Never Lay Up!

Make Solid Contact With Your Hybrids And Fairway Woods

This Article Features Photo Zoom

HERE I'M ADDRESSING the ball and making a swing with two different clubs, an 8-iron and a hybrid. With the 8-iron, I stand closer to the ball because the club is shorter. As a result, my swing plane is more upright. (Notice how, in my backswing, the club bisects my right shoulder.)

With the hybrid, which measures roughly four inches longer than the 8-iron, I stand farther away from the ball and swing on a flatter plane. (This time, note how the club bisects my bicep and is more parallel to the ground.)





The different angles of the club change the type of impact I create. With a steeper or more upright attack like the 8-iron, I hit down on the ball, take a divot and launch the ball in the air. With the hybrid, while I still hit down on the ball, the flatter, shallower plane produces a swing that goes around more than it goes up and down. I take little if any divot and produce a more penetrating ballflight.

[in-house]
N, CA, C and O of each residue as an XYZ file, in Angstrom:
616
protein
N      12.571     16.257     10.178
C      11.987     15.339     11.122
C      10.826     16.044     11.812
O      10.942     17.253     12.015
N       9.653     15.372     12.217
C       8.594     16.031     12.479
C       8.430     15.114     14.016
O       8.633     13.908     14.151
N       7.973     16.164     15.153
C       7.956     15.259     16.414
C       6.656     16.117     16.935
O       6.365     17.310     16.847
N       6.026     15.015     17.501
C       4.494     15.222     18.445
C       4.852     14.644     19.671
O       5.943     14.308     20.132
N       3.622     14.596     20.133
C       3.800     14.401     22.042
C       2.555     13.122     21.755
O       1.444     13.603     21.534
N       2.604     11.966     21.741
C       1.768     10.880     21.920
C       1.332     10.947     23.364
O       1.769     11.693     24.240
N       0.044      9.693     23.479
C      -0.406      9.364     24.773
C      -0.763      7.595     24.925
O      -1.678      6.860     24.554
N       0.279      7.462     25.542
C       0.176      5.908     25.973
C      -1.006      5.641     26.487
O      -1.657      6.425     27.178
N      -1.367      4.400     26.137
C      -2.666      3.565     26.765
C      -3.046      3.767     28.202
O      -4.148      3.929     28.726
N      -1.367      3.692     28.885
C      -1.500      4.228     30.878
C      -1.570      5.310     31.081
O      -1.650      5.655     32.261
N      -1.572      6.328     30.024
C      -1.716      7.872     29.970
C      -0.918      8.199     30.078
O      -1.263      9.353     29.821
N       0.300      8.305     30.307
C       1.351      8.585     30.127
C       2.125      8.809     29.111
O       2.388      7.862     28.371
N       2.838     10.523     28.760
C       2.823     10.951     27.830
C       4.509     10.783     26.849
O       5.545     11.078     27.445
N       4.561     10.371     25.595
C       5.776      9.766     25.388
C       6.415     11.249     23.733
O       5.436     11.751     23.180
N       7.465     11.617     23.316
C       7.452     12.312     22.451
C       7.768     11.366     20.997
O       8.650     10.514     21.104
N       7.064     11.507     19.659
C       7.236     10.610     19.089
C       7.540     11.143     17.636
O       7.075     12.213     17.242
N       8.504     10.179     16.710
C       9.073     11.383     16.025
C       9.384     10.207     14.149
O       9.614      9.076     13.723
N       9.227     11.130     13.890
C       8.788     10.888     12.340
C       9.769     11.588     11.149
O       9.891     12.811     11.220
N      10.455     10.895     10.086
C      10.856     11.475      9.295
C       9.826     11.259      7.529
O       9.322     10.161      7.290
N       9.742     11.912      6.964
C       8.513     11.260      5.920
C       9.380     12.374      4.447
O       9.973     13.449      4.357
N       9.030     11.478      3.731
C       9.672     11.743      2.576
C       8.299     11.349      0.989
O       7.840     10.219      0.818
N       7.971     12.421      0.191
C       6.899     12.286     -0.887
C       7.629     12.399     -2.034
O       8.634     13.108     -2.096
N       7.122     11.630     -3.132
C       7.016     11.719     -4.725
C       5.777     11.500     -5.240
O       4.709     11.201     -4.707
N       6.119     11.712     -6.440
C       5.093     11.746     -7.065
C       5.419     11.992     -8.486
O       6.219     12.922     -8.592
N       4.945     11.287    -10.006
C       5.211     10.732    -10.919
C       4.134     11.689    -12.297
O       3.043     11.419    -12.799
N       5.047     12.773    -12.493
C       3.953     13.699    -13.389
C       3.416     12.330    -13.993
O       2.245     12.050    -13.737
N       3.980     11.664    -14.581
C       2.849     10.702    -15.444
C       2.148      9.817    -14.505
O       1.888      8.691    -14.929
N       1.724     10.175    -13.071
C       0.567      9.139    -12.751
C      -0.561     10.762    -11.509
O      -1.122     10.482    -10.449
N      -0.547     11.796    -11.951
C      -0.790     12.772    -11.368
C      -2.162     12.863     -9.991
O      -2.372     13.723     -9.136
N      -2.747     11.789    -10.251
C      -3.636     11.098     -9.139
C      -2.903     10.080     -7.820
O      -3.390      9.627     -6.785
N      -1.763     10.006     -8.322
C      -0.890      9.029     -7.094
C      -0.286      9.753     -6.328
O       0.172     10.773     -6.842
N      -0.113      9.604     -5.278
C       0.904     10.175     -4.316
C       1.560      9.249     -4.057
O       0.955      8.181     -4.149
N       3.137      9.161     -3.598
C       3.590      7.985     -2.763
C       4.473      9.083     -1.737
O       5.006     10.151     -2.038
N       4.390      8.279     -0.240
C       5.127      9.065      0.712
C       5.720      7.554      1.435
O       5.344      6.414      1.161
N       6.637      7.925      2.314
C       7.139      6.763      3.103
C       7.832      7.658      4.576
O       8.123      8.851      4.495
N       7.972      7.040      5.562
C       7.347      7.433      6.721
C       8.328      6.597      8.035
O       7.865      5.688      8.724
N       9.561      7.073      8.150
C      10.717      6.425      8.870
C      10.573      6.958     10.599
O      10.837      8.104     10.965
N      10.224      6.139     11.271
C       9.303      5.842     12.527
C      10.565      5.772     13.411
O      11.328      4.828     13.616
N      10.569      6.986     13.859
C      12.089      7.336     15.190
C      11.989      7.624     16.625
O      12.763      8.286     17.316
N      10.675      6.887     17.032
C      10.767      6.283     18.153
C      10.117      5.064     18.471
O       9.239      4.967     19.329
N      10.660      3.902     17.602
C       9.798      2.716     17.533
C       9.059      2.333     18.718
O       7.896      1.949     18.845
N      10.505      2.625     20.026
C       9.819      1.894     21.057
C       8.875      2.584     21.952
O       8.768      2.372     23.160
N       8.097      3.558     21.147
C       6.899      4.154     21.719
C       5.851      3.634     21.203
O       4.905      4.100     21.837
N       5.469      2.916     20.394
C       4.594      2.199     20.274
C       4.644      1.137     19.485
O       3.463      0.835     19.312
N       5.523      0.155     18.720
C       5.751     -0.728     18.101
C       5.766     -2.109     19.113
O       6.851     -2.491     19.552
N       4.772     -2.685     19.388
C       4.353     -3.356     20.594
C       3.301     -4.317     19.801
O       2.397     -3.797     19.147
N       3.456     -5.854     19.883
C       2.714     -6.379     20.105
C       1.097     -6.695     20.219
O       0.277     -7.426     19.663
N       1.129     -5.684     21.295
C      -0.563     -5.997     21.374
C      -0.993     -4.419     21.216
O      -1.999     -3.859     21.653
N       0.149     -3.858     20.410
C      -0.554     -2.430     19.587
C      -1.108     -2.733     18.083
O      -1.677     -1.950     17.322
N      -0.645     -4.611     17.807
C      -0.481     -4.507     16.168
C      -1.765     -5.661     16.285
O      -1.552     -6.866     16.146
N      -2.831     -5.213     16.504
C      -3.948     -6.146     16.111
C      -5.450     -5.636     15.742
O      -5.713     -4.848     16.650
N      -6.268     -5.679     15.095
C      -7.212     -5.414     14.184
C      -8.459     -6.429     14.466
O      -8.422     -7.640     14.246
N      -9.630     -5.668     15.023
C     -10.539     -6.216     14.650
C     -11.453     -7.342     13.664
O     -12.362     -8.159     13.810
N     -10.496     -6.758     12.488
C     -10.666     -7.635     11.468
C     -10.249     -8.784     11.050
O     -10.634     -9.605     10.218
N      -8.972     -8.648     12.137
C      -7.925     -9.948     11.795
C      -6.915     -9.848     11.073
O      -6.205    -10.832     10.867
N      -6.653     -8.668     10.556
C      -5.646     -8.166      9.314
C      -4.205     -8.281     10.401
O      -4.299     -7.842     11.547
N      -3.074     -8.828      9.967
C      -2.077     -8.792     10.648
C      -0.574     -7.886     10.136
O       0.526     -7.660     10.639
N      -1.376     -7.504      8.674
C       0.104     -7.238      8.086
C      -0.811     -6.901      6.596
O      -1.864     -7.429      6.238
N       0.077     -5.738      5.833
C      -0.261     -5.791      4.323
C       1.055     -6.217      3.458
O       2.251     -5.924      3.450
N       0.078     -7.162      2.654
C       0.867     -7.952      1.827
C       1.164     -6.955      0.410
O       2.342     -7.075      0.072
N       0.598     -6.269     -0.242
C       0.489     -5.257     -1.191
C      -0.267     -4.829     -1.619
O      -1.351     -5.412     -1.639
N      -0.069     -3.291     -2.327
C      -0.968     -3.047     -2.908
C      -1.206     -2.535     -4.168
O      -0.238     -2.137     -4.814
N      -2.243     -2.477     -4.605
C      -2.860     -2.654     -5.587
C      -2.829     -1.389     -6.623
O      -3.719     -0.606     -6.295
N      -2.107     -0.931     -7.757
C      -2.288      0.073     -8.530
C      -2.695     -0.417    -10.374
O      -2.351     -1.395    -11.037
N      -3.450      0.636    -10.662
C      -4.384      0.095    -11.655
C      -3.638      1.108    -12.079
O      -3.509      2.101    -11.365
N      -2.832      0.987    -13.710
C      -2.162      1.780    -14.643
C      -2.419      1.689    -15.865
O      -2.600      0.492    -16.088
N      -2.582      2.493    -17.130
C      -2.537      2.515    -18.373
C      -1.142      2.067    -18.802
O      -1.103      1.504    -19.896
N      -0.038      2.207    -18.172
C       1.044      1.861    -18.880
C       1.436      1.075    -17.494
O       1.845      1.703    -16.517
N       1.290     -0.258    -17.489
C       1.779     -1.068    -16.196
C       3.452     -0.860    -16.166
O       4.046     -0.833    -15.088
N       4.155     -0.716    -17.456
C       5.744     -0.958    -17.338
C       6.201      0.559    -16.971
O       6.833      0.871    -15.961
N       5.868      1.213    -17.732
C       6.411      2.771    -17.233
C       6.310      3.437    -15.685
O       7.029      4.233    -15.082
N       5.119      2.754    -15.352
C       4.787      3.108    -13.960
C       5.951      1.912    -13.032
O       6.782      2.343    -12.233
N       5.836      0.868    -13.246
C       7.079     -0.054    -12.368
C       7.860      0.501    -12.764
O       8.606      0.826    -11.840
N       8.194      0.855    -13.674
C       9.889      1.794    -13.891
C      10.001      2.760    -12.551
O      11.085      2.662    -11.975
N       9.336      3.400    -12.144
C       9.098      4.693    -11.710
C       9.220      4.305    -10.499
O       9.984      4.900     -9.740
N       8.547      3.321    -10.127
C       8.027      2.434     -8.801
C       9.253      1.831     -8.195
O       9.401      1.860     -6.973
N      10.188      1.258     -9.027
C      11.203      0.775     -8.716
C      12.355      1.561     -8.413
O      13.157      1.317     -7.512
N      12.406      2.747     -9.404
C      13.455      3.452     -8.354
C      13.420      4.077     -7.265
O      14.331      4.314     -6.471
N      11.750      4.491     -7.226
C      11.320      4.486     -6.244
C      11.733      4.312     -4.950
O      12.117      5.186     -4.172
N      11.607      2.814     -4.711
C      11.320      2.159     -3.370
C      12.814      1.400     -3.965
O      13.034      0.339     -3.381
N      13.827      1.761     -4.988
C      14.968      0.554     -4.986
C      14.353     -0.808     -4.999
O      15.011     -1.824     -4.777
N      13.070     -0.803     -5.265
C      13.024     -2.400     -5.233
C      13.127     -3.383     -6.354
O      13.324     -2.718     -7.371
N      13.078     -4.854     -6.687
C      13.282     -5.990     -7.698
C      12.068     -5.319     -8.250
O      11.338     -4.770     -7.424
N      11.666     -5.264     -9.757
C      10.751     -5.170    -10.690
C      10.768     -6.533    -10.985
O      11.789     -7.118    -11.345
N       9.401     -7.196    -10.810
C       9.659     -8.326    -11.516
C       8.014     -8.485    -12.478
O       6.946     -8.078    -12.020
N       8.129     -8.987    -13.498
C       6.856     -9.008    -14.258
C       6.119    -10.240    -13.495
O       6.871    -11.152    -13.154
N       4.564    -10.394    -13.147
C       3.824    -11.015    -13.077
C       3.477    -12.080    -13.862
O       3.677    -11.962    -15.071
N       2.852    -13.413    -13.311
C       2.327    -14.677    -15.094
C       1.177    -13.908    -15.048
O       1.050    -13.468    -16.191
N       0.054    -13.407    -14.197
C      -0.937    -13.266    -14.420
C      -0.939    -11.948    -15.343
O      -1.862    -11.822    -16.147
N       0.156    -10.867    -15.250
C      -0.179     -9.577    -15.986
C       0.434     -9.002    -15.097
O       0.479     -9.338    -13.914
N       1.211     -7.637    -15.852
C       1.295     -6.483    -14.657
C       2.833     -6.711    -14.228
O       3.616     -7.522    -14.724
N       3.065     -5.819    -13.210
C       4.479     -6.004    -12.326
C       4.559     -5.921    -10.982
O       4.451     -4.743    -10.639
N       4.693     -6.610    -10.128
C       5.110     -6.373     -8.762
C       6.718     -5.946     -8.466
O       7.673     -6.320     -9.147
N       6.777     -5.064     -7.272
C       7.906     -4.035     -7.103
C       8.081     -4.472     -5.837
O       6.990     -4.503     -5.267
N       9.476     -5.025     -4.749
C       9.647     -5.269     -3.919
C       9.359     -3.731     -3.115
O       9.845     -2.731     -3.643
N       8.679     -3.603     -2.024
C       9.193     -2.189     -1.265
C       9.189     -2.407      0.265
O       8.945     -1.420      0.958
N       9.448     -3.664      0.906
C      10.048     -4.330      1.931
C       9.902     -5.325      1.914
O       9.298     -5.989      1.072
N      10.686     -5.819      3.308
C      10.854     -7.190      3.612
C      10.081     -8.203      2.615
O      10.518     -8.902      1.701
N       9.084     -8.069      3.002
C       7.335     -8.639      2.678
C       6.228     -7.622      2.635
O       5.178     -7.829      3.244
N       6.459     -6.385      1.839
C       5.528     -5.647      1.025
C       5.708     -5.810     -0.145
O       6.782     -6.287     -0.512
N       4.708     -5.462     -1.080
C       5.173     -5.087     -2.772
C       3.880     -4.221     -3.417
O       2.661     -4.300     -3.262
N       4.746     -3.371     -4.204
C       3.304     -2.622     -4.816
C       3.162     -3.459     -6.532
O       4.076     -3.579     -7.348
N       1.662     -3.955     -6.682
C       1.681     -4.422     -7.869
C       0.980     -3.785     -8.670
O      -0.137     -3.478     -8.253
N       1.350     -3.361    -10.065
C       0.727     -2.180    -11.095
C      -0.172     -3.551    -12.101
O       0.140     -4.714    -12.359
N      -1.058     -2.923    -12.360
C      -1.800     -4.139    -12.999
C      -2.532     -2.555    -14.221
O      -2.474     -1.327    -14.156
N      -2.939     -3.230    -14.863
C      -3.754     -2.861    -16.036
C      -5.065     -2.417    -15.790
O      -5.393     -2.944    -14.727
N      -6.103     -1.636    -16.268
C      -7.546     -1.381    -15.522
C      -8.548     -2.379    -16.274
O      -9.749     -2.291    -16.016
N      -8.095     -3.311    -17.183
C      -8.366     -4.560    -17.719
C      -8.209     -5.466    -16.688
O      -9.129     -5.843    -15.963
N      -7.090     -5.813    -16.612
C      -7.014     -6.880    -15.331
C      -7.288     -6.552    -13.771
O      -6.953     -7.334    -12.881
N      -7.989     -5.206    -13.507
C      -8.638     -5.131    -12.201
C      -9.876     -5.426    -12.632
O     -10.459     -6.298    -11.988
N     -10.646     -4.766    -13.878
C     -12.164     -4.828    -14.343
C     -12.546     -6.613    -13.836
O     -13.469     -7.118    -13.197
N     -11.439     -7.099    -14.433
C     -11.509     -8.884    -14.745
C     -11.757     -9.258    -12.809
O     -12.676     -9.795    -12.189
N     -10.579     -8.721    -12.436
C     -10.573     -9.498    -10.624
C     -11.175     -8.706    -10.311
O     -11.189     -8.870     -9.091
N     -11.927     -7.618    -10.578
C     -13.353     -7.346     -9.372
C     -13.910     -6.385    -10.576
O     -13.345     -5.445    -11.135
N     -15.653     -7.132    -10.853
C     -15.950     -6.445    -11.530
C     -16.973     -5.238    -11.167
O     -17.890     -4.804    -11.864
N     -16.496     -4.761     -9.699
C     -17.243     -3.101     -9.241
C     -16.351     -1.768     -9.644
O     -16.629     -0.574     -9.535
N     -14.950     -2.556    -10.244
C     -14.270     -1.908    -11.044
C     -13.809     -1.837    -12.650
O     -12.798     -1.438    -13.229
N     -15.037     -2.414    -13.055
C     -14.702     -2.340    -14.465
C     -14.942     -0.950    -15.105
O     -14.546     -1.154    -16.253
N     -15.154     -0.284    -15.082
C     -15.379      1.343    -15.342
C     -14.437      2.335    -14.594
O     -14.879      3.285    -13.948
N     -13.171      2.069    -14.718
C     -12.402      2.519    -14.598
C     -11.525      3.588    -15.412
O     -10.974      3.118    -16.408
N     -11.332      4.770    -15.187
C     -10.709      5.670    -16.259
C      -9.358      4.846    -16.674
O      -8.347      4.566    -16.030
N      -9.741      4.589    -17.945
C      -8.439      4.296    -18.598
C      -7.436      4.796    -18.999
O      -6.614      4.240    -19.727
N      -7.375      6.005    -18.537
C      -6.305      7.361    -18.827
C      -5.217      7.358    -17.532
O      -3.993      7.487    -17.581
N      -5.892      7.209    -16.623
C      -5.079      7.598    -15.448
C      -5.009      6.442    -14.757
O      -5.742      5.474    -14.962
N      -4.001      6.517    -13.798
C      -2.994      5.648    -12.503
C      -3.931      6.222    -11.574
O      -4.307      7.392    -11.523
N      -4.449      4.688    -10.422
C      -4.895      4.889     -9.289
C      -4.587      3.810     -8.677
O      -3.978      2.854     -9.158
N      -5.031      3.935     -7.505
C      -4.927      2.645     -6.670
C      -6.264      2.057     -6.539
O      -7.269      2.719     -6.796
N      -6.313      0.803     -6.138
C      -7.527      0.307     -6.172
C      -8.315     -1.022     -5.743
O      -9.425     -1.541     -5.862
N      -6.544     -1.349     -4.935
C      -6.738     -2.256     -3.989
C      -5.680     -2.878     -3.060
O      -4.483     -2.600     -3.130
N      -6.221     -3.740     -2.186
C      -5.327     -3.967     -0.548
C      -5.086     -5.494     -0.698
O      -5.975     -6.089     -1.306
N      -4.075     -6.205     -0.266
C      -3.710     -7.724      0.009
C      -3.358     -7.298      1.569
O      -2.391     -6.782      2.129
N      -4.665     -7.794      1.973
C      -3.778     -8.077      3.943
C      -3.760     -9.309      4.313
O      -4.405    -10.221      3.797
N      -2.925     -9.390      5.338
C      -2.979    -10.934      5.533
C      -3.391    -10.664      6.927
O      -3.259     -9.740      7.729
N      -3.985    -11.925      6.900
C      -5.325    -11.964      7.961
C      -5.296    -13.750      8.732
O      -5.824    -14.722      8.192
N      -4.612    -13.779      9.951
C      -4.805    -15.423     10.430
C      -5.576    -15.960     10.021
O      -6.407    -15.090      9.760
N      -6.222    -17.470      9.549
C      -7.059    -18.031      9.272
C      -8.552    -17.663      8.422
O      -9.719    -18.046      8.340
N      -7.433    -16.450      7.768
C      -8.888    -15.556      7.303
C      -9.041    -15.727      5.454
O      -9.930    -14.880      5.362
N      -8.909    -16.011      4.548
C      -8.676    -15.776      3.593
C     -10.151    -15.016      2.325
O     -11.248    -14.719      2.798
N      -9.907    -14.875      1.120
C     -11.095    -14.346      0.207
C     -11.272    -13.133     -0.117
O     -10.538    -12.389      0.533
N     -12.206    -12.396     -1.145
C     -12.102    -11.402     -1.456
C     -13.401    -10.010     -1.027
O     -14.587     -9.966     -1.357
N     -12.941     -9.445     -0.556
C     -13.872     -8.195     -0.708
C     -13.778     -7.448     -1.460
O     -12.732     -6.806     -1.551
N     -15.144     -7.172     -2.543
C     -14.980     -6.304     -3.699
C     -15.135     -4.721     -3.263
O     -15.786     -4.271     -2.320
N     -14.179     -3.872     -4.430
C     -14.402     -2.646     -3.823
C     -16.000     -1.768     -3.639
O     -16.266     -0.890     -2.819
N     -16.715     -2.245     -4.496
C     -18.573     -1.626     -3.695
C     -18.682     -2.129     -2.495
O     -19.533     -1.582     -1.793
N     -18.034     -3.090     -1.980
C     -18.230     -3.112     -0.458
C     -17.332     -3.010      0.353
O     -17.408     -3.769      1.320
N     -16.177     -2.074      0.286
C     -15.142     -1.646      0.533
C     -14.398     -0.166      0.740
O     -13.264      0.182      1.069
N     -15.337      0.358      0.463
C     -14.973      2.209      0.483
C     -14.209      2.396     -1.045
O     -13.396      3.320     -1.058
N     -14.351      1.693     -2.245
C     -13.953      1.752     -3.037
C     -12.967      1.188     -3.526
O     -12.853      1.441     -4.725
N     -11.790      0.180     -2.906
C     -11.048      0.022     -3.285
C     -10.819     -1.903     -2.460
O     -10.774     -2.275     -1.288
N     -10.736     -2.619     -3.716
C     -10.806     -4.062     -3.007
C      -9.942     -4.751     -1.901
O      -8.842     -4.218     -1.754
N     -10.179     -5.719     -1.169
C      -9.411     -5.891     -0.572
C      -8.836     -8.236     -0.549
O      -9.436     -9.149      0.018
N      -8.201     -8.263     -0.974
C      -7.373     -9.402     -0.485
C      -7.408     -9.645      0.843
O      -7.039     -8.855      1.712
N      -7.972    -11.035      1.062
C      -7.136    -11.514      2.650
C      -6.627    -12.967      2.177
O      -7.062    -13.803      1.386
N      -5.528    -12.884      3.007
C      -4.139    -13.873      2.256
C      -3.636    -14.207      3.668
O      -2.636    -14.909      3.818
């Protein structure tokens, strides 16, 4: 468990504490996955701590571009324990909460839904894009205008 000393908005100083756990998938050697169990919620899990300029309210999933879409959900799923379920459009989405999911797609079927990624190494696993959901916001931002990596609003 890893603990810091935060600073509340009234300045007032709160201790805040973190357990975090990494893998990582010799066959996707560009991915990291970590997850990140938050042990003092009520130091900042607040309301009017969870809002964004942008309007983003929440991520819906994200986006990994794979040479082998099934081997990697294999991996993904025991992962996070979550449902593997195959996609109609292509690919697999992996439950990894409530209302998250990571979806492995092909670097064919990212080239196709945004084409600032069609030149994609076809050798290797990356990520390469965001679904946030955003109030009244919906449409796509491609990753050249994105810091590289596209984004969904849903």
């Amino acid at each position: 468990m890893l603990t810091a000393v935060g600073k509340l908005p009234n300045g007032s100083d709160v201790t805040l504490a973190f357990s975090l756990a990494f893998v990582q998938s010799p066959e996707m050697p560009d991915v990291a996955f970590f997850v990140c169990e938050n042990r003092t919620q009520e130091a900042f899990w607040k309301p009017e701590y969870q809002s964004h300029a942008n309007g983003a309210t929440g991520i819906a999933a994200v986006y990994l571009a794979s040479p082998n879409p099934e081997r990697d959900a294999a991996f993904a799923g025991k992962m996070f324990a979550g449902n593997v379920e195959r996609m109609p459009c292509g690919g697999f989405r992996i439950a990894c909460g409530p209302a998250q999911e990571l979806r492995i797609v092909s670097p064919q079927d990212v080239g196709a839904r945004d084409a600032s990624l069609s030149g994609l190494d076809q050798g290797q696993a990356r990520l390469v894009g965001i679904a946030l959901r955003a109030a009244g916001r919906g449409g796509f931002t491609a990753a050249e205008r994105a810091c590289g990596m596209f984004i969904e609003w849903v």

The key takeaway from this lesson is to allow your swing to naturally use the angle that the club has when you first set up to the ball. When the sole lies flat on the ground, you’ll be able to accurately know what angle.

HERE’S AN UNUSUAL PHOTO: three balls in three different lies with three different clubs. What am I getting after? Well, I want to show you that you have options in the rough depending on what kind of lie you have.

Here I have a ball that’s sitting up, a “typical” lie and a ball that’s sitting down. Each lie demands that I approach it with a different mind-set and club. Although I typically wouldn’t choose to hit a driver out of the rough, the one lie is so good, I practically could. If you’re a risk-taker, try it out in a practice round and see how it goes. If you can’t make decent contact and you need an extra 20 yards, go for it. Just remember to firm up your left hand so the clubface doesn’t turn over.

The “regular lie” gives you a great opportunity to hit a variety of shots including hybrid and fairway woods. If it’s too far down, don’t mess with the metals—take an iron and escape! Point being, the hybrid is best used on a "typical" lie.

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